One of Mark Twain's more interesting pieces for me is his short story War Prayer, which asks a very interesting question. When we ask for victory in war, what are really asking for? For when one thinks of ones country being victorious in war, we very rarely think of the consequences, for the lives lost, the blood shed, or the psychological wounds that are created by war.
I would like to ask with this article, a question that might seem unrelated, but I think is very much in the same vein as Twain's question. When we give thanks, what are we really giving thanks for? For example, when we give thanks for the food we have, do we think of the possible workers who may have been exploited in the name of corporate profits, so that we may have that food?
Make no mistake, I am grateful for what I have. I know my current situation, while far from ideal, could be worse.
But this is going to be the first Thanksgiving I will be celebrating following the death of my Aunt Janine from breast cancer. She had been first diagnosed shortly before I graduated college. The first instance was eventually beaten into remission. Then two years later, the cancer came back.
This was last year, several months before Thanksgiving. Not knowing the exact situation, I sent an email to her, asking if it would be okay if I were to come down to their place on Long Island to cook Thanksgiving dinner there myself.
She emailed me back informing me that the cancer was terminal. I remember wanting to send something, to make some final statement to her. I didn't want to call because I was afraid of interrupting some valuable rest time. I wanted to send an email but frequently ended up finding myself staring at a blank computer screen, unable to write anything.
It turned out that Thanksgiving was the last meal that Aunt Janine was able to eat solid food. She passed away several days later.
This past October, which happens to be Breast Cancer Awareness Month, I found myself reading about Pinksploitation and how slapping a pink ribbon on everything allows some corporations to wrack up large profits while continuing to use known carcinogens in their products.
I don't know what I should be thankful for in this situation. I just think it needs to be said that not every cloud has a silver lining. There really are certain situations that are just plain awful.
Yes, I know the dangers of overly negative thinking as well as anyone. I am very aware how giving into negative feelings can cause one to lose all hope. I know how easily despair can bring one's life to a grinding halt. Being depressed or sick sucks, but stigmatizing those who are mentally ill or otherwise unhealthy, by making them feel guilty for their feelings or telling them that there is something "wrong" with them solves nothing. I refuse to tell someone they have to feel better about their own situation and that they should therefore focus on and be grateful for those things that they do have.
I know as an exercise, that it can be useful to focus one's thinking on the good things one has to help oneself feel better. But about a month ago, I was in a situation that made me feel very, well, depressed. I found myself thinking of the things I did have and as a result, found myself becoming even more depressed over the situation. Why, when I have all these good things in my life, should I be depressed? Surely there must be something wrong with me for *being* depressed when I do have so much to be thankful for.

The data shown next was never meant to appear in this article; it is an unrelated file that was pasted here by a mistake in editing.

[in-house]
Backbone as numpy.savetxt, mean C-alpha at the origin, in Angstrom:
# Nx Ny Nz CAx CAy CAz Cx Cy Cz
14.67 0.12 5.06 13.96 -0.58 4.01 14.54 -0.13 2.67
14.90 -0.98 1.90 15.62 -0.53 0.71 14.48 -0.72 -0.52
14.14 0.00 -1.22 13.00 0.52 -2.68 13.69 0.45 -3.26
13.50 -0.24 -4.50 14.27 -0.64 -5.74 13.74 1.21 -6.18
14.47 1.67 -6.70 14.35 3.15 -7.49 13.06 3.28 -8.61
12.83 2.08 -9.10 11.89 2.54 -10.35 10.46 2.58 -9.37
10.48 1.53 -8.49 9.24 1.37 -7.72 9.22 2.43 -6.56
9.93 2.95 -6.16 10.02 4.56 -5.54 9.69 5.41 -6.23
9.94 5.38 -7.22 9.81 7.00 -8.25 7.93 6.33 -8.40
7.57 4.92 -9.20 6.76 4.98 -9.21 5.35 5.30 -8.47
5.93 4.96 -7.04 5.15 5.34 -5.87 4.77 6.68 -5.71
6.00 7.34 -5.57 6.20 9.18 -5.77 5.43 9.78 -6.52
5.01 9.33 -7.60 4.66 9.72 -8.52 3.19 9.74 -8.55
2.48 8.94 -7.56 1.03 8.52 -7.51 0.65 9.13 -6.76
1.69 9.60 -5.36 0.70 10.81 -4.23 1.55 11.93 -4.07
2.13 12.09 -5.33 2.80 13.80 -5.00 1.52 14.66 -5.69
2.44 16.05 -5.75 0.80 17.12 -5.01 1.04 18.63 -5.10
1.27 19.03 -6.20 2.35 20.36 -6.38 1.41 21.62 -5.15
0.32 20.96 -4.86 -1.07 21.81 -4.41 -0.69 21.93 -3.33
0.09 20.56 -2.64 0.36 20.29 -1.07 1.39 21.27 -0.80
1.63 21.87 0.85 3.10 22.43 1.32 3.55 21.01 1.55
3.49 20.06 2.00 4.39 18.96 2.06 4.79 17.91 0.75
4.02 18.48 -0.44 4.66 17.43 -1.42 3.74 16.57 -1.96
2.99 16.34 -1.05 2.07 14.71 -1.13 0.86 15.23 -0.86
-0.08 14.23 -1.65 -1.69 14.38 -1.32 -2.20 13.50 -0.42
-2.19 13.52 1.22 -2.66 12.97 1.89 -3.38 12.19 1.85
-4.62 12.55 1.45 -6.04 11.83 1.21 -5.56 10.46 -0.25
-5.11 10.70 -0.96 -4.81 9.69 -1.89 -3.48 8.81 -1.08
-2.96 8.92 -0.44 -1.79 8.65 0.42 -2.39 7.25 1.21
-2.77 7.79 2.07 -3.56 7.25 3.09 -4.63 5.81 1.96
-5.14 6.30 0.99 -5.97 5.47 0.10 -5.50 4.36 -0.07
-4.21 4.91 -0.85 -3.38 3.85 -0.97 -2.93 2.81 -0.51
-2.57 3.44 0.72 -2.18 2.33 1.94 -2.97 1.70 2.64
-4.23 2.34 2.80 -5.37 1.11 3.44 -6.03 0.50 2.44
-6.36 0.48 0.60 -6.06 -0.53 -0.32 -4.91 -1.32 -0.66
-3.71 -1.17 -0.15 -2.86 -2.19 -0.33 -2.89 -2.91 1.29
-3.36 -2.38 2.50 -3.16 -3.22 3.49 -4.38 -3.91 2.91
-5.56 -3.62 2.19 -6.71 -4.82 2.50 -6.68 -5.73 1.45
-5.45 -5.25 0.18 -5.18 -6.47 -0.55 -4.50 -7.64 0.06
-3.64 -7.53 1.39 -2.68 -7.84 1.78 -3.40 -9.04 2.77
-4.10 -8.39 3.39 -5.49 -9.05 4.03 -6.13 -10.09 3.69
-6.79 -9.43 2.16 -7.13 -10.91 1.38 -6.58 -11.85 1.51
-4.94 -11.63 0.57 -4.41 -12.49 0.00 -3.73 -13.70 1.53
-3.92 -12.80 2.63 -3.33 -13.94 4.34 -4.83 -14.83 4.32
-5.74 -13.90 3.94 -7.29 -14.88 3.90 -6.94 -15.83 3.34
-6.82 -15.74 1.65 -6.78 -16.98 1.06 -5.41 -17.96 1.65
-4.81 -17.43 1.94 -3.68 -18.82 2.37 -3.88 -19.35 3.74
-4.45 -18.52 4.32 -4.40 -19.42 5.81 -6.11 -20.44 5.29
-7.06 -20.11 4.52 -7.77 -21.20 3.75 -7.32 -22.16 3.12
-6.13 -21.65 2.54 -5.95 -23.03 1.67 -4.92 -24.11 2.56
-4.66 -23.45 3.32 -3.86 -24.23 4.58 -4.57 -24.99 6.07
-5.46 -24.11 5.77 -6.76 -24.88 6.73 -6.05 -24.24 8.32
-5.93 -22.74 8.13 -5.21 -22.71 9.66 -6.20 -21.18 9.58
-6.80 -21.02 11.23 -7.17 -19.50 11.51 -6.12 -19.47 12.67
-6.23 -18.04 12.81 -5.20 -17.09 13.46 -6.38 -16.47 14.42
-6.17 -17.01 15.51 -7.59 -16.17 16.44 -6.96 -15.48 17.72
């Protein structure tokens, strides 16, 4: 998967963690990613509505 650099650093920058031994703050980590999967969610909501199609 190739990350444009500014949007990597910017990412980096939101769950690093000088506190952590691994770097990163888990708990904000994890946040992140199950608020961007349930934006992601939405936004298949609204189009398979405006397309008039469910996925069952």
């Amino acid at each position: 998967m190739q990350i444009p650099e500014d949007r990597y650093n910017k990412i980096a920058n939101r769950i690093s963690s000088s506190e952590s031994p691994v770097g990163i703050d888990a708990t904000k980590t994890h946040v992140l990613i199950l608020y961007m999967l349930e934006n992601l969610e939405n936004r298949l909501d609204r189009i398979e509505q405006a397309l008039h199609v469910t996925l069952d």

It was only after I came to the realization, that hey, there really is nothing wrong with me for being depressed, that I started to find myself (oddly enough) feeling better. Telling myself that I was not to blame for being sad and upset was what allowed me to feel better. It was not thinking about the good things I have which enabled me to break out of the period of depression I found myself in.
As far as LGBTQ rights go, I can say that I am somewhat grateful that as a nation we are making progress towards marriage equality. I am thankful that the state I live in (New York) has laws against employers discriminating on the basis of sexual orientation.
But I am not grateful for the fact that ENDA has not yet passed at the Federal level, nor am I happy about the fact that GENDA (legislation that would outlaw discrimination on the basis of gender identity) has languished for so long in New York State.
I am also not grateful for how the marriage equality movement has taken so much attention away from these important pieces of legislation or from other issues that so desperately need our focus.
I find it difficult to be grateful when organizations such as the Salvation Army continues to discriminate against the LGBTQ community or when organizations such as the Boy Scouts of America still send the message to our community's youth that there is something fundamentally wrong with with being queer.
I am frustrated that the struggles for civil rights of the Transgender and Transsexual communities continue to receive far too little attention and political action.
I can say that I am grateful that I have never experienced homelessness or been sexually assaulted but I refuse to give thanks to a world in which the condition of homelessness exists and in which rape culture is celebrated by the mainstream.
Ultimately, I think there is something problematic about a culture that only celebrates that which is positive and refuses to critically think about any possible shortcomings. "We ARE number one and you HAVE to be grateful for that" is not a great message to tell people who have terminal or long term debilitating illnesses, who are unemployed or living in poverty, who are marginalized, or who live in constant fear, be it from bigotry or the possibility of facing overt violence.
All I ask is that people give some real thought this year to what we are really giving thanks for.